The impact of social media campaigns in B2B markets remain limited, says Stephen Hooley
Date: 12 September 2012 11:25
Social media is now as much part of the ICT landscape as email or an internet browser for the computer literate, or should I say smartphone literate?
London 2012 was touted as the first truly digital summer games and the social media element certainly added to the atmosphere. Seeing what your favourite athlete did, said or ate after winning their gold medal added a new dimension to the event. There was even the opportunity for sports stars to Tweet things they shouldn’t and be censored by their sport’s governing body. However with my PR professional’s hat on I’m still wondering how much social media can add to a B2B relationship on a purely commercial level.
Don’t get me wrong, I think Twitter is an asset and I use it daily to keep in touch with my large group of triathlon friends. I’ll also admit that I’ve been educated and persuaded to buy products and services by what I’ve read on Twitter, but only at a B2C level. In terms of promoting chocolate bars, FMCG or for that matter any product that uses celebrity endorsement, it is a perfect fit. The ability to cut out the media middle man and hit an audience of millions is tailor-made for everybody involved in celebrity culture and the B2C products associated with it.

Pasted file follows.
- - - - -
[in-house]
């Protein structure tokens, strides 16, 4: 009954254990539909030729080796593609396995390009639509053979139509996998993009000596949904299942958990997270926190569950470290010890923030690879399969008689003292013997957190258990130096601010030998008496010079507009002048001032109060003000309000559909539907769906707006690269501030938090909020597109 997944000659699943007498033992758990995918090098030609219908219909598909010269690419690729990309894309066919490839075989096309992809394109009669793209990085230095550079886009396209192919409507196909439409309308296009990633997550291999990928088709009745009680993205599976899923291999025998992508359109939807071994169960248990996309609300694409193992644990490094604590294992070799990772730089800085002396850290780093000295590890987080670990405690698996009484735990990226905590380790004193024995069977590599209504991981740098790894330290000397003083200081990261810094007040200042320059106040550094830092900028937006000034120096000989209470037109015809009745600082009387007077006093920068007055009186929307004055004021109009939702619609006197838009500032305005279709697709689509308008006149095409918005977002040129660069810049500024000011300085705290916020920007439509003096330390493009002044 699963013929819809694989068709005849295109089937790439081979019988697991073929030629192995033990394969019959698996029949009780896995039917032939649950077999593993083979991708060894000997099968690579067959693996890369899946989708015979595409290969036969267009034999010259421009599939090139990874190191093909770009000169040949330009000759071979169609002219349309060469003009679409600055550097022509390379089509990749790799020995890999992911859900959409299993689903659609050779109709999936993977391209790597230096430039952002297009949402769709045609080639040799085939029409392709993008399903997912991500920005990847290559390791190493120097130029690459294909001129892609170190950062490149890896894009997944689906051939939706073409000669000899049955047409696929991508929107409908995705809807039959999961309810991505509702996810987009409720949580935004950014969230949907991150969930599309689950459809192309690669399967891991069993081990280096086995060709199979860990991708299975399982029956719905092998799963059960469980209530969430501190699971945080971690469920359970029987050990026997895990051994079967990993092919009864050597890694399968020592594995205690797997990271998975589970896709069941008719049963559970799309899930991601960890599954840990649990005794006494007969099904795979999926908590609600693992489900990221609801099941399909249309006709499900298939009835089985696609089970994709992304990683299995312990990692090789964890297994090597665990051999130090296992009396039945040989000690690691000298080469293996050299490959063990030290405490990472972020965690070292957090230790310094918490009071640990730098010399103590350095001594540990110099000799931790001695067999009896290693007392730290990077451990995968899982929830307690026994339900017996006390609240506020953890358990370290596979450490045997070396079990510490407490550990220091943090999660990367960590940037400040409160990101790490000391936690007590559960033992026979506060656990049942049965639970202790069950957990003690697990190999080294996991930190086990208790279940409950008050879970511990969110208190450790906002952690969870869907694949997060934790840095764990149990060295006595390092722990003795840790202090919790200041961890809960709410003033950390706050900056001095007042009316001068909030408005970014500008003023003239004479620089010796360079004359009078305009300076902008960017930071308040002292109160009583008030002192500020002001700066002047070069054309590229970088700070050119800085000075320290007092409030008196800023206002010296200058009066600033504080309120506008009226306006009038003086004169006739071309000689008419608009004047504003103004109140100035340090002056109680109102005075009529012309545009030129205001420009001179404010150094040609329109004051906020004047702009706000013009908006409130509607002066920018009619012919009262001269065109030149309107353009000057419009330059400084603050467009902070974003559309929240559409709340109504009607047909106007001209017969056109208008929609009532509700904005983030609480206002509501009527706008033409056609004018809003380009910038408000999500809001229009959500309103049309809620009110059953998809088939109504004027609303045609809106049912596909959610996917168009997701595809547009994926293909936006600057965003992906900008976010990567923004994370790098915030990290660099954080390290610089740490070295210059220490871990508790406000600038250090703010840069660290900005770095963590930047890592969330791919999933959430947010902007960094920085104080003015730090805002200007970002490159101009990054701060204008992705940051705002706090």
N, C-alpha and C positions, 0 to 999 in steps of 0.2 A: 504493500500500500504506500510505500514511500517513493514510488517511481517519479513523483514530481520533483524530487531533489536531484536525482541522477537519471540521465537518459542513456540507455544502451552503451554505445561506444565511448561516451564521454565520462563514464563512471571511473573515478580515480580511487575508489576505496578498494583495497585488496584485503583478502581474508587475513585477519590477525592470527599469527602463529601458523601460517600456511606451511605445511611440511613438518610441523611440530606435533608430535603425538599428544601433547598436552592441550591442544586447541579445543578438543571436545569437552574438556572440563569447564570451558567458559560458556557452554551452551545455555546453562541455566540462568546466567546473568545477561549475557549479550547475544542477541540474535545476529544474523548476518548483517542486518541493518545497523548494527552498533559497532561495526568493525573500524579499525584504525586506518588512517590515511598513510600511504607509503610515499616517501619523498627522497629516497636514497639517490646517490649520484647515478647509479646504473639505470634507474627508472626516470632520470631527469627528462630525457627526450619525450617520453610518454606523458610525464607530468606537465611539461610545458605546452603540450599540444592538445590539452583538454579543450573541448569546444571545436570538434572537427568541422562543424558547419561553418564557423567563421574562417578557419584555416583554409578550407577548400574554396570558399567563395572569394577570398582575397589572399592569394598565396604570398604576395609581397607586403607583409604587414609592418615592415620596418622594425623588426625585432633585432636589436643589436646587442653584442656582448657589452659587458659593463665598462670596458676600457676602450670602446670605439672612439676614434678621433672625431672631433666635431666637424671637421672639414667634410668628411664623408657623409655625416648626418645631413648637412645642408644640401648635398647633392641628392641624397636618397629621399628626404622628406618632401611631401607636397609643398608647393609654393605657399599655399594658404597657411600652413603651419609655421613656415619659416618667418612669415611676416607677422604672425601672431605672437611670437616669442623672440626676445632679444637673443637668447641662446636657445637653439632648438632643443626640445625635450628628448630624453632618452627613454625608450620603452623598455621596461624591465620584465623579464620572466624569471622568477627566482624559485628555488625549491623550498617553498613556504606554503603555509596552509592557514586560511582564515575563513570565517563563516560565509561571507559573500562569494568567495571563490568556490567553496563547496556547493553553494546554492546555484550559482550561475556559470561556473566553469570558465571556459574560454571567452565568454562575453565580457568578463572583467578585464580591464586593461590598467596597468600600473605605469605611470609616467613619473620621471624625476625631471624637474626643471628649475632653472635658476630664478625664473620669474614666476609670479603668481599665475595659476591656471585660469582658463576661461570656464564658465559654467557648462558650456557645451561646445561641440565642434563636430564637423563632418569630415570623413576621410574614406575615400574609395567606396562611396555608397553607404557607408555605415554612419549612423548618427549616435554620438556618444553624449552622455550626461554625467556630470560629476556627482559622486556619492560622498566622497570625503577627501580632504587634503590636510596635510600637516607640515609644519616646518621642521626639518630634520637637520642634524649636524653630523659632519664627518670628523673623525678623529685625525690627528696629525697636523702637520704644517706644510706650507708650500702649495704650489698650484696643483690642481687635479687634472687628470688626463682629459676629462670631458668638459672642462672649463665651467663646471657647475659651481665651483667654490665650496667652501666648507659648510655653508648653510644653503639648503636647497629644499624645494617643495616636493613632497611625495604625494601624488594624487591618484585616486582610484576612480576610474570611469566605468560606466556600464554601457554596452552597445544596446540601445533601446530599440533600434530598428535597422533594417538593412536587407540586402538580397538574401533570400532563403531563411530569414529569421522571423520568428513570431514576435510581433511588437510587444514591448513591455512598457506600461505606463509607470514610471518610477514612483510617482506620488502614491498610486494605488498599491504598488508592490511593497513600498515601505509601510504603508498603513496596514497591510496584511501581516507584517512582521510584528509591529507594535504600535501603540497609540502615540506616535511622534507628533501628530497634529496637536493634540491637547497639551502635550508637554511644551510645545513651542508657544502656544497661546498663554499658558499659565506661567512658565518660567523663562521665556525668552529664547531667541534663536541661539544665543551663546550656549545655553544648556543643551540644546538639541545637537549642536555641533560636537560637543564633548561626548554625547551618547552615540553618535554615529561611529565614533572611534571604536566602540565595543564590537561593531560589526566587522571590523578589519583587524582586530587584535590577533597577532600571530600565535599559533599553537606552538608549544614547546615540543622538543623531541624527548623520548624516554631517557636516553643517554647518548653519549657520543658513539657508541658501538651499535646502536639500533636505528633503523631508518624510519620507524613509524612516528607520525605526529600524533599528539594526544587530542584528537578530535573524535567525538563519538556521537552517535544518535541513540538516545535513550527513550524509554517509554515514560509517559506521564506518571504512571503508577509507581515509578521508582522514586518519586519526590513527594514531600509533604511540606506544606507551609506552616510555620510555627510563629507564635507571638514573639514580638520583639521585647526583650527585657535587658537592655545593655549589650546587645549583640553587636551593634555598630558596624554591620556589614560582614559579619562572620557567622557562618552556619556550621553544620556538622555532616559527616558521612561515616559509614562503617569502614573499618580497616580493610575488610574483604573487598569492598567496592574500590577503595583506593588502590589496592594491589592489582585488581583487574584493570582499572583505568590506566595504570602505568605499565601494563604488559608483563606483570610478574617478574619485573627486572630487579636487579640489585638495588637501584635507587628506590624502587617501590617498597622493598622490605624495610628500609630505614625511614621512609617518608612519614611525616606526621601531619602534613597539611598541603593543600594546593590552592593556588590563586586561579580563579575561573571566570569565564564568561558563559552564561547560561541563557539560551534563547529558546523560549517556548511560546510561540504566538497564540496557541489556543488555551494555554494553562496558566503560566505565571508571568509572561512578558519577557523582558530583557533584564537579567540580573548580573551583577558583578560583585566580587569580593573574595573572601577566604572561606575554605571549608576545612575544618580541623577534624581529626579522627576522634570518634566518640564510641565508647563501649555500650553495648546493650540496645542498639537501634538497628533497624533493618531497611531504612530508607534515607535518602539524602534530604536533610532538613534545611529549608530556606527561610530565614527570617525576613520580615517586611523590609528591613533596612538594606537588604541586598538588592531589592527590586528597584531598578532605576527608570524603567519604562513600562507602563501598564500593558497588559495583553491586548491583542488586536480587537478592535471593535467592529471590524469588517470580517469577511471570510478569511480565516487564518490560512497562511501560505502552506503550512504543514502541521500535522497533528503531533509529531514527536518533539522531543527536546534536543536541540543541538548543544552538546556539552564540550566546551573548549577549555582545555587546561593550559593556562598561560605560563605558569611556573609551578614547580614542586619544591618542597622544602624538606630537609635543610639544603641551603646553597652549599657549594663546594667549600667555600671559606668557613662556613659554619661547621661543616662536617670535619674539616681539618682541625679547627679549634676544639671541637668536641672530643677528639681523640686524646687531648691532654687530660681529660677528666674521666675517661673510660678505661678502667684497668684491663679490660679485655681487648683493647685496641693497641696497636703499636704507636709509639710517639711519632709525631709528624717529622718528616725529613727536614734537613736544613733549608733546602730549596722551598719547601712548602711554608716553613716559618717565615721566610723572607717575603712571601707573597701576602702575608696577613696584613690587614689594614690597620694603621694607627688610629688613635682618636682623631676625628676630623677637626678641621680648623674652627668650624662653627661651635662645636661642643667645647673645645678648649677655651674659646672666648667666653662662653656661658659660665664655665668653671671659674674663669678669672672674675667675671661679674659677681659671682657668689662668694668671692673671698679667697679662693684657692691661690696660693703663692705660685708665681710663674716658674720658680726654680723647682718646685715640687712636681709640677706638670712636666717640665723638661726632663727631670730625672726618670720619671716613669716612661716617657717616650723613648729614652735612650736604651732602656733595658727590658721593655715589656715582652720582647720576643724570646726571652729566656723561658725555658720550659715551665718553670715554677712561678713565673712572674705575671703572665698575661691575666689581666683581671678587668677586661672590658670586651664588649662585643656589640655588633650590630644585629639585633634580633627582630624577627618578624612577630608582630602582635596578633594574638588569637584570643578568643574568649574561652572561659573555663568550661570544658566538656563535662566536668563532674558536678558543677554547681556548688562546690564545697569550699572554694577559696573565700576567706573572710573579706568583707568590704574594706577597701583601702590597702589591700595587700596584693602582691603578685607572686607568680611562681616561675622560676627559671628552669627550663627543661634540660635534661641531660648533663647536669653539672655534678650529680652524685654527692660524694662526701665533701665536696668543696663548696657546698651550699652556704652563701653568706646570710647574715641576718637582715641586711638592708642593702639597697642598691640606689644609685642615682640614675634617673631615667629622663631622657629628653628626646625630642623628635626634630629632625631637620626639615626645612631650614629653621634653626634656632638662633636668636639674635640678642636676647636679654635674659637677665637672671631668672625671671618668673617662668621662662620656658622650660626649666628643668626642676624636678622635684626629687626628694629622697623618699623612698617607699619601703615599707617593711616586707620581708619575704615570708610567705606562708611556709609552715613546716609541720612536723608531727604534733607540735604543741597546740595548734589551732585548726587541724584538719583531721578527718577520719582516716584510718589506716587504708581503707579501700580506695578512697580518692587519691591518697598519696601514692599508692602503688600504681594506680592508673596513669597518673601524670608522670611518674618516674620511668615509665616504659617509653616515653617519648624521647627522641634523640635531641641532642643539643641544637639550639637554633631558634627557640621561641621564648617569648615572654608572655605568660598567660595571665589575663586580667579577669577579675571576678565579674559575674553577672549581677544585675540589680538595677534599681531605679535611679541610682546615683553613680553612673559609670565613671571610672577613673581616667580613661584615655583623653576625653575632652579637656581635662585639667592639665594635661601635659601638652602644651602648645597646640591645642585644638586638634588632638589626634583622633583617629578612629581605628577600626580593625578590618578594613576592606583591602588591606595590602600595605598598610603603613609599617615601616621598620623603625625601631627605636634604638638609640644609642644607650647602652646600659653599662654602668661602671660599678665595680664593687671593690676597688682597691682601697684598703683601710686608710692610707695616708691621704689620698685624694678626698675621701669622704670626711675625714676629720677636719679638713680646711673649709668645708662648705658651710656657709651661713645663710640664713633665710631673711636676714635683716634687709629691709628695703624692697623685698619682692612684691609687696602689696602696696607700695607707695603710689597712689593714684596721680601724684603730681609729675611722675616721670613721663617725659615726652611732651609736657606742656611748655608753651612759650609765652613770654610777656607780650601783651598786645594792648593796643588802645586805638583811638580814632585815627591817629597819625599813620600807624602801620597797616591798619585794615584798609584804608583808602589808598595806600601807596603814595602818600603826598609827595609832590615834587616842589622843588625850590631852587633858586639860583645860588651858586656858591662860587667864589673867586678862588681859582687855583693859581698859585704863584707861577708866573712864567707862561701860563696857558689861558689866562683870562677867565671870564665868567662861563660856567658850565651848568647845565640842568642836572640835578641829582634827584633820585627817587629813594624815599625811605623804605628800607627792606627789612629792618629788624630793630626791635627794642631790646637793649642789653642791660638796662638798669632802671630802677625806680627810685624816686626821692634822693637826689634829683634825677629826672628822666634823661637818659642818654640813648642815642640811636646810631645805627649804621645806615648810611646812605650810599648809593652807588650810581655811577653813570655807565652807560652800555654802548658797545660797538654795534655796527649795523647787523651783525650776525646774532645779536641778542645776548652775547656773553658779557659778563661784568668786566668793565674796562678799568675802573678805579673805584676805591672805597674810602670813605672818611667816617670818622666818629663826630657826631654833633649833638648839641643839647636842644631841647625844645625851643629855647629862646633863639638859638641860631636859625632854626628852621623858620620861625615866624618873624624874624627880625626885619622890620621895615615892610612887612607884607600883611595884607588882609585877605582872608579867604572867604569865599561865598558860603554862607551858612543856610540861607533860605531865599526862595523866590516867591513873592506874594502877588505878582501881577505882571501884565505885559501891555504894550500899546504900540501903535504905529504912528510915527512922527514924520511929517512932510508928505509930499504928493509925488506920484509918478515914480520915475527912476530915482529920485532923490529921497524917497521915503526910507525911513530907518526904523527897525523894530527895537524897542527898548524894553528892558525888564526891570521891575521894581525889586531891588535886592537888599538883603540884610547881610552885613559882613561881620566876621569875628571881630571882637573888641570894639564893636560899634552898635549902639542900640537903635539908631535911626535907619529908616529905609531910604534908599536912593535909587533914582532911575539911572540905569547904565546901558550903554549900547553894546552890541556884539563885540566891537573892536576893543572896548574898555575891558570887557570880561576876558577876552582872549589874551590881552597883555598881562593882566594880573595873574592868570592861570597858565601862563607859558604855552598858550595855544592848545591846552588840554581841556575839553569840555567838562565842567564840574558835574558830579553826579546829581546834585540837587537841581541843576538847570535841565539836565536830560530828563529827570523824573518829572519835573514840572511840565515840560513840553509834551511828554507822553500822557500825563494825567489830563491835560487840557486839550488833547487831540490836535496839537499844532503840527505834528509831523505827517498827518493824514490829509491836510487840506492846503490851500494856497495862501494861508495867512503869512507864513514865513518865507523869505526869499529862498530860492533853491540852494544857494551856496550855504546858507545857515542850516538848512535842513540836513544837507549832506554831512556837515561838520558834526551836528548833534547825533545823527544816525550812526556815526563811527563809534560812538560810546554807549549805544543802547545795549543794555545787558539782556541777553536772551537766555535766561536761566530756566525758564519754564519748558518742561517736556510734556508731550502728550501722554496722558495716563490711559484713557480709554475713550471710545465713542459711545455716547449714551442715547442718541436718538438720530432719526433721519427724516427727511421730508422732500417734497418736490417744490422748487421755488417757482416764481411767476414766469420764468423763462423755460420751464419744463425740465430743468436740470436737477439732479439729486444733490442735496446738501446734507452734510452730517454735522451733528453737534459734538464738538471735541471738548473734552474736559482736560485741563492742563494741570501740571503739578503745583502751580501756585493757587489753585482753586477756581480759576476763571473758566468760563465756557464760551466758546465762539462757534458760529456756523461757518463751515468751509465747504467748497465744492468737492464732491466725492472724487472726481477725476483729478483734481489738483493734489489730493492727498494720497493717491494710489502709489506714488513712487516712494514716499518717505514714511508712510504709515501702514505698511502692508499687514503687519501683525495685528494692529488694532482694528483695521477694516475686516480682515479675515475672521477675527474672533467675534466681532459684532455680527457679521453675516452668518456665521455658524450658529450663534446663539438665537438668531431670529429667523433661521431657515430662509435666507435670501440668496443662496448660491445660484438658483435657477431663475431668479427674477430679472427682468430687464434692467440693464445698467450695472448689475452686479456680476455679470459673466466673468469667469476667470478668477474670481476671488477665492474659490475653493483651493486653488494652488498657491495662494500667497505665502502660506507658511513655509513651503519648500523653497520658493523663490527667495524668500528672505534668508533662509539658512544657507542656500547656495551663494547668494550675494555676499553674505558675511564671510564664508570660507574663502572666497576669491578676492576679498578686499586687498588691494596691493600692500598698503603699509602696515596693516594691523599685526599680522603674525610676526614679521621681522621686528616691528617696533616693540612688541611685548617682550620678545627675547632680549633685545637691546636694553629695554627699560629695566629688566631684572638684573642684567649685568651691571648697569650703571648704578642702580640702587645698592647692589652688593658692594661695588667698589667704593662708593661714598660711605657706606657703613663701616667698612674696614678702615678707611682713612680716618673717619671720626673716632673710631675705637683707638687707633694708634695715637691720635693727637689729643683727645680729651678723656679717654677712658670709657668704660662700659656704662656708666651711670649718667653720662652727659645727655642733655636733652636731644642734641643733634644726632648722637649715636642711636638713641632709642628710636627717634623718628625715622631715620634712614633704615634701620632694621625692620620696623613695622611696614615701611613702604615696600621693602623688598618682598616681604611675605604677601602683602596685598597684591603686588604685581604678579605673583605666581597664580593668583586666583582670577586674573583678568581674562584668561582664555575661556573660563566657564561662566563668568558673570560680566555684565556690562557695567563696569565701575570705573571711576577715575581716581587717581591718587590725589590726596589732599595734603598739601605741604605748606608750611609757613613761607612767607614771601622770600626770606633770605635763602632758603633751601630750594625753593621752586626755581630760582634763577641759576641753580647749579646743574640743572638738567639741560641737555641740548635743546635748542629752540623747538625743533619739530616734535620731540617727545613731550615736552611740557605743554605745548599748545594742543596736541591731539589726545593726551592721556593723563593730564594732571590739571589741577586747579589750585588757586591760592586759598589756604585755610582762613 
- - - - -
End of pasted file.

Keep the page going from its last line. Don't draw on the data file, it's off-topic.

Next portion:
However in a hard-nosed B2B environment, the opposite is often true. Purchasing cycles are far longer and unit costs often far higher. Consequently, products and services are not procured on a whim. Buyers need to know they are getting some sort of added value and sellers can enhance their offering through focused, robust, integrated PR.
Another issue that must be considered is that there is a symbiotic relationship between the PR industry and the media. Publications need advertising revenue more than ever to survive and whether we like it or not, elements of PR do feed this need. Does the PR industry really want to be cutting out the media middle man and trying to engage directly with its audience? Or maybe social media should be the tool of choice to communicate with the media? There have been many apocryphal tales about journalists who now only accept pitches via Twitter: I’m not sure how many good stories they get as you can’t say much in 140 characters even if u resort 2 txt spk.
I don’t think that social media is the route to glory for B2B PR, any more than SEO is the future for PR. Social media provides a new and exciting communications channel, but in the final analysis it’s just a channel. The PR professional still needs to ensure that he or she is hitting the correct audience for the client and providing content that adds value. In the communication transaction it’s always the content that will deliver the client’s tactical or strategic aims, not the mode of communication. Without pithy news or robust thought leadership attached to the communication, it remains fluffy and vacuous. From my perspective the most powerful element of social media circa 2012 is the link and the value is what’s at the end of that link.
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